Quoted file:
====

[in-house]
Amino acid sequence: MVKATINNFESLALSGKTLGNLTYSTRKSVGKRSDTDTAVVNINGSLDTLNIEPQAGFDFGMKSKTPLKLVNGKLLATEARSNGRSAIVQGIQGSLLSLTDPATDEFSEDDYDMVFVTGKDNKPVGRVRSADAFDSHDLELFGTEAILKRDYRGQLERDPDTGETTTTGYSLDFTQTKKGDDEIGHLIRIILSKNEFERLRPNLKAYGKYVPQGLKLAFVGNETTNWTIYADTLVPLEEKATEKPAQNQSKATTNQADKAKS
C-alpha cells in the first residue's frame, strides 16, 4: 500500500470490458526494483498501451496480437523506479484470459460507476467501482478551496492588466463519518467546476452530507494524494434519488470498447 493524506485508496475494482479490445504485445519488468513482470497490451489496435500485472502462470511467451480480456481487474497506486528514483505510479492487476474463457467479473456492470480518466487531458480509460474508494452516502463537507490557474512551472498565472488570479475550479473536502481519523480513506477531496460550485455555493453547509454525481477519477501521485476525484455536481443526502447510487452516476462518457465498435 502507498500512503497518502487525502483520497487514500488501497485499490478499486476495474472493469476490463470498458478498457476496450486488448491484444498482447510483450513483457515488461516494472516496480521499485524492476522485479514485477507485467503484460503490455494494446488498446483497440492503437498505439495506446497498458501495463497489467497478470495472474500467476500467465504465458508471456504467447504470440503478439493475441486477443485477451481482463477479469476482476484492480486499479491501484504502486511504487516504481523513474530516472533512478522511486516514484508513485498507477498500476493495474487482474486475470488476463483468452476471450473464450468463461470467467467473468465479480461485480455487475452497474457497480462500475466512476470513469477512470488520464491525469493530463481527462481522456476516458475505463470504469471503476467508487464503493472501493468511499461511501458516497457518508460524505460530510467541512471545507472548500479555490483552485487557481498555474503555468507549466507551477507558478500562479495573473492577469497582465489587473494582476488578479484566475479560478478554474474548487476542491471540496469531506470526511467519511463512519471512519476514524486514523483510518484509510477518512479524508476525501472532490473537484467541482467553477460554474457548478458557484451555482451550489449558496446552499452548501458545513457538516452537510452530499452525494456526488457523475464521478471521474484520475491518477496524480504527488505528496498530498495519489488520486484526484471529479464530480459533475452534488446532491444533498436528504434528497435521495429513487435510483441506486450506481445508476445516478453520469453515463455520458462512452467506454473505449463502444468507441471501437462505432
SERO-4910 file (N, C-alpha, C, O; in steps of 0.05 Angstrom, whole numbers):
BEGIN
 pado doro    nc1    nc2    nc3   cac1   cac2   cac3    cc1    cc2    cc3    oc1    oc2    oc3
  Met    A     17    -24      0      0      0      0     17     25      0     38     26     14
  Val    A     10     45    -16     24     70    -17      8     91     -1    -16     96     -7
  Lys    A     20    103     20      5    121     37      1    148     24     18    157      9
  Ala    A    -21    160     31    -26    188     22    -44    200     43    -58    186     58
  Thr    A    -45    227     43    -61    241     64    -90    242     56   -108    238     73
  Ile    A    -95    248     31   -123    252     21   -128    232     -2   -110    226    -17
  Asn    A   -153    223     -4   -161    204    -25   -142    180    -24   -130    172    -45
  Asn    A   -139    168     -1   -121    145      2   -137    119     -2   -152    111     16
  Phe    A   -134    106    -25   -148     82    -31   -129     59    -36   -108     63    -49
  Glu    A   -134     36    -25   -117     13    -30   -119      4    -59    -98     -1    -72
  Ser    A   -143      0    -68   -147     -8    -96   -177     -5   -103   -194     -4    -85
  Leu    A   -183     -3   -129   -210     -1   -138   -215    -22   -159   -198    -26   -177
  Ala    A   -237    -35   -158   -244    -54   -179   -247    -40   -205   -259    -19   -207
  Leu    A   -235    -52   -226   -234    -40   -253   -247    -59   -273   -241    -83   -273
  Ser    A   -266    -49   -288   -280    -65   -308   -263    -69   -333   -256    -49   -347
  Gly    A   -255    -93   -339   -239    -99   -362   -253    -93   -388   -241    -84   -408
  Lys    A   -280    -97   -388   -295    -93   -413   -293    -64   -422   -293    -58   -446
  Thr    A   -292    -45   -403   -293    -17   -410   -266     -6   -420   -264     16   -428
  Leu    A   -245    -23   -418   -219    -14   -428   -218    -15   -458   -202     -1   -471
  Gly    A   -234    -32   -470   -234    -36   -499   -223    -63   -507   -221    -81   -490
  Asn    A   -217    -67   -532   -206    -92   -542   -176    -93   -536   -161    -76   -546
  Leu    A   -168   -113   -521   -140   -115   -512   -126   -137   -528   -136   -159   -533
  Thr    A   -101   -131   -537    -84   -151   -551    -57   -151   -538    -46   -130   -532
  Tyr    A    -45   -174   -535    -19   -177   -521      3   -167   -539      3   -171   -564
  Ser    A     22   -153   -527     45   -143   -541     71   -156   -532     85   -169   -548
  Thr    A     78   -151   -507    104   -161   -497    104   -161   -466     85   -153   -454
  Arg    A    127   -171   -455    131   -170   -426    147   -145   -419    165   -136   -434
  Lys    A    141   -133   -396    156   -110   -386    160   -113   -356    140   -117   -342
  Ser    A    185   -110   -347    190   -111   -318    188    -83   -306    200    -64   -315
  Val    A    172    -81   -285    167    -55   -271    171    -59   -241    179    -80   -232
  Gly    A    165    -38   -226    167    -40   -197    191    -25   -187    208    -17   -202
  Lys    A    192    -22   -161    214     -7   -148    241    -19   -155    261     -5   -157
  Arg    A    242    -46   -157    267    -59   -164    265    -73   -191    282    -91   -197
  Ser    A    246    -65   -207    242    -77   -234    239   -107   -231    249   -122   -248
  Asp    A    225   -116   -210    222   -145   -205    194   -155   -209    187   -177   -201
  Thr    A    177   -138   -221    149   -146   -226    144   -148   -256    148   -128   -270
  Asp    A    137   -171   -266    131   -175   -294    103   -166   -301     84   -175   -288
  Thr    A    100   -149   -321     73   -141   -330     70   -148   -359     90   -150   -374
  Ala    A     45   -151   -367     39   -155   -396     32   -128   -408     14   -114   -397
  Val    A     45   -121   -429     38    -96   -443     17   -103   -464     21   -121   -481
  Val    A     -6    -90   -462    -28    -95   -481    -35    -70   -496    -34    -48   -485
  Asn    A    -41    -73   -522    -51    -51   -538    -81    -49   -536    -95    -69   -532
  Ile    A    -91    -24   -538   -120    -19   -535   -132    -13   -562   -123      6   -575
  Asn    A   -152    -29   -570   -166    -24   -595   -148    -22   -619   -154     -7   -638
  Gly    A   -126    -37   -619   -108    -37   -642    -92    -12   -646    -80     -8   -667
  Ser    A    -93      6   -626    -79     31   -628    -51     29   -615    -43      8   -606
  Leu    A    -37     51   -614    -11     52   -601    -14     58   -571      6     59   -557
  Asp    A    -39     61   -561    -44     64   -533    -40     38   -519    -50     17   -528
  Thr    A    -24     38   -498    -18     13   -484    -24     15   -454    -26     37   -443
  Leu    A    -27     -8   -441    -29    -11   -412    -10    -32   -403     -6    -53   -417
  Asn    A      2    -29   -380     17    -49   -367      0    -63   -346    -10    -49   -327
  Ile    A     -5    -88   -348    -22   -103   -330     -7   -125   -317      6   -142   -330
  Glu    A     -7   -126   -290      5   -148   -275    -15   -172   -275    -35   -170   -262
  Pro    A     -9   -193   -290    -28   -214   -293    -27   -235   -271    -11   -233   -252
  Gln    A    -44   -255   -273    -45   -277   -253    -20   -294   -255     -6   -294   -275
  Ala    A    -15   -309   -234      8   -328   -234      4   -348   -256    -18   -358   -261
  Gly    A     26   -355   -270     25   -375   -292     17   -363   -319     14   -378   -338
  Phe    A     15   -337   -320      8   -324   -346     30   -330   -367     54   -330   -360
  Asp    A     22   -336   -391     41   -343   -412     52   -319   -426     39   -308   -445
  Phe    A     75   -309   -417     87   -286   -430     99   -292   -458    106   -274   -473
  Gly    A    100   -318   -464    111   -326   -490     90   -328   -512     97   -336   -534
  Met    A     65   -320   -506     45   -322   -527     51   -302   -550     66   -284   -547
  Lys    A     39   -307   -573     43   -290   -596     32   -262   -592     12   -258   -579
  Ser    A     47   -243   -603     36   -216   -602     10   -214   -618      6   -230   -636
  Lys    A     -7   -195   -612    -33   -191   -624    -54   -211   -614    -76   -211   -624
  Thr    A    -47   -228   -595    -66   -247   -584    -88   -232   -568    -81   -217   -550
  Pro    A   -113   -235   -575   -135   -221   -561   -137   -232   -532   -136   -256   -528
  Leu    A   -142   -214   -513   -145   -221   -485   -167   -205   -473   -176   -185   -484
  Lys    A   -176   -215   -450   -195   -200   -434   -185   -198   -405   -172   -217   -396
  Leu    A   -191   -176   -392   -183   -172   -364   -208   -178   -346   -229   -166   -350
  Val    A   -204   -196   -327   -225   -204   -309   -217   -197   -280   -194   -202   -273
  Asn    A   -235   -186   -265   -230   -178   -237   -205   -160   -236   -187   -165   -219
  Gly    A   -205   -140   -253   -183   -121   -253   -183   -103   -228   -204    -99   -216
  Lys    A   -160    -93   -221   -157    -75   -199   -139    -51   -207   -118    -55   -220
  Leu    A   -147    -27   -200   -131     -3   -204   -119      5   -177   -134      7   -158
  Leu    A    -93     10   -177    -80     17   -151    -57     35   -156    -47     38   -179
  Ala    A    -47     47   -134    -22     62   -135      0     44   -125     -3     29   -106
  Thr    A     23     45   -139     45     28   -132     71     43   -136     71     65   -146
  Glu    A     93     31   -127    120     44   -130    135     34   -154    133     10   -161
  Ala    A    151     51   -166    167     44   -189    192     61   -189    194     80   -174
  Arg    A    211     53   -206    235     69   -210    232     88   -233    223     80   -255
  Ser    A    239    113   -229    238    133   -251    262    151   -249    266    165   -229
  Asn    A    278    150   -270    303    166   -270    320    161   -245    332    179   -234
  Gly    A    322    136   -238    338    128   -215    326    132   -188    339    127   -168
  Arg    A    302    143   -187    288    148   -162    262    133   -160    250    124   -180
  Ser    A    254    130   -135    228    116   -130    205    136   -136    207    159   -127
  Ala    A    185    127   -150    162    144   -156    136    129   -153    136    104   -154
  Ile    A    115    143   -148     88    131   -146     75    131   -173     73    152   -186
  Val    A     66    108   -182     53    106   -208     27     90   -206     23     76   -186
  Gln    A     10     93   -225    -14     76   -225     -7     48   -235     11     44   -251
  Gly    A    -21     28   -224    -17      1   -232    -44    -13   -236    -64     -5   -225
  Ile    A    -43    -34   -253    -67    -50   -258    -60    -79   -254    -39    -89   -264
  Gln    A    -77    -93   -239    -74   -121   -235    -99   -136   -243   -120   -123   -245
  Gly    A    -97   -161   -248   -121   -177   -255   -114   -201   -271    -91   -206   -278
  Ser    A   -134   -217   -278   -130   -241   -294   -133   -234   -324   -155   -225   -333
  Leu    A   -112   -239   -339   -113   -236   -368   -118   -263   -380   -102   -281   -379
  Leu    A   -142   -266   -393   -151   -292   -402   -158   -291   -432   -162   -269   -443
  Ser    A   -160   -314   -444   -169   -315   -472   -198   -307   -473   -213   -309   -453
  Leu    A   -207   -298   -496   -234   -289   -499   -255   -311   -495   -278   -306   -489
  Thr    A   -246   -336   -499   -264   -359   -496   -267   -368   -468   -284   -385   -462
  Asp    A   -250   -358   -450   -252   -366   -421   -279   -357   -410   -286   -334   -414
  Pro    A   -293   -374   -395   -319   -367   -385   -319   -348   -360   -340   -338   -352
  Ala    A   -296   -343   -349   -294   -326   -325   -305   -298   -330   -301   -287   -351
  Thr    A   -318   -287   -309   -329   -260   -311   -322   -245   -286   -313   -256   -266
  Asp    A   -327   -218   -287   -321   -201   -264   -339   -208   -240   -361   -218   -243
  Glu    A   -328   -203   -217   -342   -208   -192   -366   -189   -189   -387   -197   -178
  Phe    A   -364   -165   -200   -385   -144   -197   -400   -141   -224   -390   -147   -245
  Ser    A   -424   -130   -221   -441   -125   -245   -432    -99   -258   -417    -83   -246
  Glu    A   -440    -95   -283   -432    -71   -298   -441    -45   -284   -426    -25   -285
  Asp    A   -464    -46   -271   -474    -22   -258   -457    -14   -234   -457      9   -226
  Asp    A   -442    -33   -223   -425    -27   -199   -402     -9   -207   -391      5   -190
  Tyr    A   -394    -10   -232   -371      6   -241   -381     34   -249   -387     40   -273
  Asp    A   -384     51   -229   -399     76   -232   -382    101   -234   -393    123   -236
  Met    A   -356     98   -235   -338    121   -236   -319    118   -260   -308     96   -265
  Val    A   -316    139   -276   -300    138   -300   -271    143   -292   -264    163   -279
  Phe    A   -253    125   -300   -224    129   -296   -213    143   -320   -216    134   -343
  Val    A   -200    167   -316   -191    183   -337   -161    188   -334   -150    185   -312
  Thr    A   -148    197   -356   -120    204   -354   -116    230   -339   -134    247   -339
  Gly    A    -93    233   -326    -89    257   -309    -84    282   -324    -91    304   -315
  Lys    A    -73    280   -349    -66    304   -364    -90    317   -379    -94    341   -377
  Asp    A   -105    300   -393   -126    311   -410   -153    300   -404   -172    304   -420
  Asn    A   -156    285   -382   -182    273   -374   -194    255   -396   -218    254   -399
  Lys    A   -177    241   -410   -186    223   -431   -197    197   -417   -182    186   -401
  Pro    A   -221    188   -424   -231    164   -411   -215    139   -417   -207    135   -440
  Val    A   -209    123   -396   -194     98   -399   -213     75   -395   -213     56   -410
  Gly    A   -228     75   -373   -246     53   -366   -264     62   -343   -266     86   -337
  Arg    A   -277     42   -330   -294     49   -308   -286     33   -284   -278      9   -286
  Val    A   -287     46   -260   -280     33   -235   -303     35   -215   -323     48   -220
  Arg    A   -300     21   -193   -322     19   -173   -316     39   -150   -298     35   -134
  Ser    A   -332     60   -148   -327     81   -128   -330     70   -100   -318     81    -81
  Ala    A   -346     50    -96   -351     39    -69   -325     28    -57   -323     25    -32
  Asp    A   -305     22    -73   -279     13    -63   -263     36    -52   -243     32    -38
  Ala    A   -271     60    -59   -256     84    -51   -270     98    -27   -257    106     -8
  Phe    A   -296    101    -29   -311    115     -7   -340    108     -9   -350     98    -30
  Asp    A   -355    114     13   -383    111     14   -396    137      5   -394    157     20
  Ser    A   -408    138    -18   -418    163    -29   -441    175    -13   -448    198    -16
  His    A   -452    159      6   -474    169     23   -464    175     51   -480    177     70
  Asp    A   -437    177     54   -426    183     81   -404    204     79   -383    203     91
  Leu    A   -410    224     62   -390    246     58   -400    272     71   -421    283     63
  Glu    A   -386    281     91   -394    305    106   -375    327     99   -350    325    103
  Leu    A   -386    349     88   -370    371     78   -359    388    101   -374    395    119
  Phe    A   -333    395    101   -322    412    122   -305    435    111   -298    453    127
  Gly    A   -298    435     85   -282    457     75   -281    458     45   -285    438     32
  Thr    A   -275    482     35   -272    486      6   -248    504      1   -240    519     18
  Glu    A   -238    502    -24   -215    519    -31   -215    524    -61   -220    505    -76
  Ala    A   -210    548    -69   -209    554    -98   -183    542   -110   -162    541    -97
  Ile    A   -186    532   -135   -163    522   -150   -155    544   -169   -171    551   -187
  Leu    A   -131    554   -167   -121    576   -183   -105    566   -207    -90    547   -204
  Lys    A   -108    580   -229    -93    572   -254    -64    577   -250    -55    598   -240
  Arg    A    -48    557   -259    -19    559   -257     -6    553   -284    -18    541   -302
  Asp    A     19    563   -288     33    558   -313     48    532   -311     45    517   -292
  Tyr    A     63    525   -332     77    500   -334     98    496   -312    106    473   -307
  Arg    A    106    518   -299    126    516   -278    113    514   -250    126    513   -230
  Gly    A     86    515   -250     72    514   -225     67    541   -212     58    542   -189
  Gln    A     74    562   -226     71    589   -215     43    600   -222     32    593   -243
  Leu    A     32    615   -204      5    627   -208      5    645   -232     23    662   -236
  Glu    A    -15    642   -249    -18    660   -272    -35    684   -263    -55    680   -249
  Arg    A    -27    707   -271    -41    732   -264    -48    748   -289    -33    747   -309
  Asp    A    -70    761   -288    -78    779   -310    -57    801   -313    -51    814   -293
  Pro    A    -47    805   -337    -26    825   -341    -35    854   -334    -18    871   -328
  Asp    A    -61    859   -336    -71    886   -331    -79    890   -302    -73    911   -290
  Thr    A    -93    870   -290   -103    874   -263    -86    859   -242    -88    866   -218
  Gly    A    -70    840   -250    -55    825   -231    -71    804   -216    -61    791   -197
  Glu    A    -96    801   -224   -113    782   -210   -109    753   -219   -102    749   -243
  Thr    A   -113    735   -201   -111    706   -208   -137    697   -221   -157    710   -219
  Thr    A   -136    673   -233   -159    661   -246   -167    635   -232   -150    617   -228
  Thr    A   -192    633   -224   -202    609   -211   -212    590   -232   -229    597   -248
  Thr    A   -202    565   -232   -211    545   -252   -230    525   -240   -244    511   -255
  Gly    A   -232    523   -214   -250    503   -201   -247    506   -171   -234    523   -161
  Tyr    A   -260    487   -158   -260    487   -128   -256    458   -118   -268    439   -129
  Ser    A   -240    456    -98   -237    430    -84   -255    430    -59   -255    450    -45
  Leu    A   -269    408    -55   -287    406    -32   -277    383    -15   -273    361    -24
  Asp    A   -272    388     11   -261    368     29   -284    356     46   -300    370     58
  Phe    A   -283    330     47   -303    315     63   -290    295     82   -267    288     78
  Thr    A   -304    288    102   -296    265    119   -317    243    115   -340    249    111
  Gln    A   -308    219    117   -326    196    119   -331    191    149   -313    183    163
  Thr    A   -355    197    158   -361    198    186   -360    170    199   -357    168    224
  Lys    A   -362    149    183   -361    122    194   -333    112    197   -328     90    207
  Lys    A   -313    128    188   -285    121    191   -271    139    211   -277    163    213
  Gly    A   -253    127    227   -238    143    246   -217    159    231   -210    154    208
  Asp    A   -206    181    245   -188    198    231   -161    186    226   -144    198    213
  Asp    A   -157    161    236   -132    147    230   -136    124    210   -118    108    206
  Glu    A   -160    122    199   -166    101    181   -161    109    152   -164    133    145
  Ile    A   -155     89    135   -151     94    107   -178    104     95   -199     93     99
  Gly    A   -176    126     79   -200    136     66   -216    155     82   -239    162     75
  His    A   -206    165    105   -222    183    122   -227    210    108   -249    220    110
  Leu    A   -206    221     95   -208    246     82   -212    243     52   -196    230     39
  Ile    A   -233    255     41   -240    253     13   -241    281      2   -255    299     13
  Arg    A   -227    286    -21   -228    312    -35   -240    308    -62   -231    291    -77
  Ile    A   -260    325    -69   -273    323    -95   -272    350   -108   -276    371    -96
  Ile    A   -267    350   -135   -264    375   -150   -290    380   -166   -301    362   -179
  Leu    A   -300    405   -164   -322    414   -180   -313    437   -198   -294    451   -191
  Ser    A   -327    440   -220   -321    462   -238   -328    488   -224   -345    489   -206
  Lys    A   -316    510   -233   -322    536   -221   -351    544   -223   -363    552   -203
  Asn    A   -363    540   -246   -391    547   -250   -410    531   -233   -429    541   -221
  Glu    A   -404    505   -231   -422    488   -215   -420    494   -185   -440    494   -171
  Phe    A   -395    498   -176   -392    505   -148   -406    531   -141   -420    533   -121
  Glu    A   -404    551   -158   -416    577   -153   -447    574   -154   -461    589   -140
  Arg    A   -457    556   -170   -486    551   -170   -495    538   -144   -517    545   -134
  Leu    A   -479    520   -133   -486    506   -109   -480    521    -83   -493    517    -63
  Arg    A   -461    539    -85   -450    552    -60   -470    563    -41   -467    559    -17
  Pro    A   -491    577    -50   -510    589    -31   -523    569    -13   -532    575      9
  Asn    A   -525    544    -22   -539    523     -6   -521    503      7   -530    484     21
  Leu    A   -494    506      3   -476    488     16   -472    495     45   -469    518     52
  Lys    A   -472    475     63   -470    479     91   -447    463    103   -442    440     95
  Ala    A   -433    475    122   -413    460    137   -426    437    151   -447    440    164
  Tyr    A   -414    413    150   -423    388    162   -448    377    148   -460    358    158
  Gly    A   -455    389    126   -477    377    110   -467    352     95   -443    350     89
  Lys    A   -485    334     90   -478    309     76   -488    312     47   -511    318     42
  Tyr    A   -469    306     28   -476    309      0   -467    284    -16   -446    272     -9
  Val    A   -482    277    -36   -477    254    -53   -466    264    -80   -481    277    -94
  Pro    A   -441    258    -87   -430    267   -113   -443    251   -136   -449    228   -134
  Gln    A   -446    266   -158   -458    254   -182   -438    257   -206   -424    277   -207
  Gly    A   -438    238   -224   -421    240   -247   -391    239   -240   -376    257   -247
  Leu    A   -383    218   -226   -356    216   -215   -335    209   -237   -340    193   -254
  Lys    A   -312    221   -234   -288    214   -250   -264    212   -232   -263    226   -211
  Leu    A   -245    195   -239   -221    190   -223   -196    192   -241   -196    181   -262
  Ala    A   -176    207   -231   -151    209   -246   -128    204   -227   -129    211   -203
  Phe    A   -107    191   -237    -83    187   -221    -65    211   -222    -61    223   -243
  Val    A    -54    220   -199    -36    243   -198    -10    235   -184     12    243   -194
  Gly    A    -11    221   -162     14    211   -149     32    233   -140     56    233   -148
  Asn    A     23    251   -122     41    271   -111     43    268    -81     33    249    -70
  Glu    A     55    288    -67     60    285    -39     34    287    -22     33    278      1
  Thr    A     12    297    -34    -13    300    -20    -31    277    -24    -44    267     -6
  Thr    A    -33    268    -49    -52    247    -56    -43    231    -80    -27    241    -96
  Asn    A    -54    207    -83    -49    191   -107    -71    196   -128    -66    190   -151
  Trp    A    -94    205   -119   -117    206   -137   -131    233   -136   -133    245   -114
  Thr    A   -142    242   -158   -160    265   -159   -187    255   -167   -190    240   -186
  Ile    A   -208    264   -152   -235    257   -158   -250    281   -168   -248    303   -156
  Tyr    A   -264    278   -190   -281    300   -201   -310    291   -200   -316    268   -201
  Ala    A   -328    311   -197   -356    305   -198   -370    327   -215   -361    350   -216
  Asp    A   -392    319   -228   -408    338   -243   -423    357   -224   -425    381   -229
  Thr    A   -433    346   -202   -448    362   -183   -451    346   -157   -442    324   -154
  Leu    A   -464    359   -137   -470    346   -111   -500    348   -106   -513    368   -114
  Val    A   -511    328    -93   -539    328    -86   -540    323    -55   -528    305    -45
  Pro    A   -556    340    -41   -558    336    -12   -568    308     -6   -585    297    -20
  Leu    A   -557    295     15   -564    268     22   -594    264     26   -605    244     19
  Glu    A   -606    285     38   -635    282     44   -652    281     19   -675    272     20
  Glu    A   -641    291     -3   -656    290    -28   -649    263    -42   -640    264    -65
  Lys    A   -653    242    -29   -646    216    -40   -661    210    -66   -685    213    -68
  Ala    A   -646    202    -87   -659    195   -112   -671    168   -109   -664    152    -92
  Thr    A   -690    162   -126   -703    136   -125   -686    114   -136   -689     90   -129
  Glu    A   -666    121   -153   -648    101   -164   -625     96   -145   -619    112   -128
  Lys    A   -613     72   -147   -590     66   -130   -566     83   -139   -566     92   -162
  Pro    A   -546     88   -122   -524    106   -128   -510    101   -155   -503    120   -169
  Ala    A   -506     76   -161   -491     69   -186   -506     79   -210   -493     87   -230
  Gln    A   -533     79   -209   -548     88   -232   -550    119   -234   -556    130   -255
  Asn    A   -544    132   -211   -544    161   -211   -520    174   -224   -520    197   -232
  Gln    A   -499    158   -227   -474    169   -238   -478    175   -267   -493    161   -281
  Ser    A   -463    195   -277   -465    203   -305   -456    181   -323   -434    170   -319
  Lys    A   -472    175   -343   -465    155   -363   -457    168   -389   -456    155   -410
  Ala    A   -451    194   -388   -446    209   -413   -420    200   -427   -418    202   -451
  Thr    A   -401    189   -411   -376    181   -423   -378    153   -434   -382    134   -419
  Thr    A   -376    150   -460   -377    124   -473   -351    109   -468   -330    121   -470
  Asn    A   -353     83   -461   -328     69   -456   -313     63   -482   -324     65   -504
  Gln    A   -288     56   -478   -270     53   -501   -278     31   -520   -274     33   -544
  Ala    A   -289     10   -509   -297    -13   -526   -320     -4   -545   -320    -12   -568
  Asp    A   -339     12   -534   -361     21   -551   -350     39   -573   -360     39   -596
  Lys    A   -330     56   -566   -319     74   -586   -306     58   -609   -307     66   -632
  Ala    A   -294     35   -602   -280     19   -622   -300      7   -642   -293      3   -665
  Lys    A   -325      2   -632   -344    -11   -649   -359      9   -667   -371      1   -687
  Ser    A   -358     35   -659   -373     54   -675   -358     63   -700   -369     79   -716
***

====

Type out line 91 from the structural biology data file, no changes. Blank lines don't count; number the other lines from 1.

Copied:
  Arg    A    302    143   -187    288    148   -162    262    133   -160    250    124   -180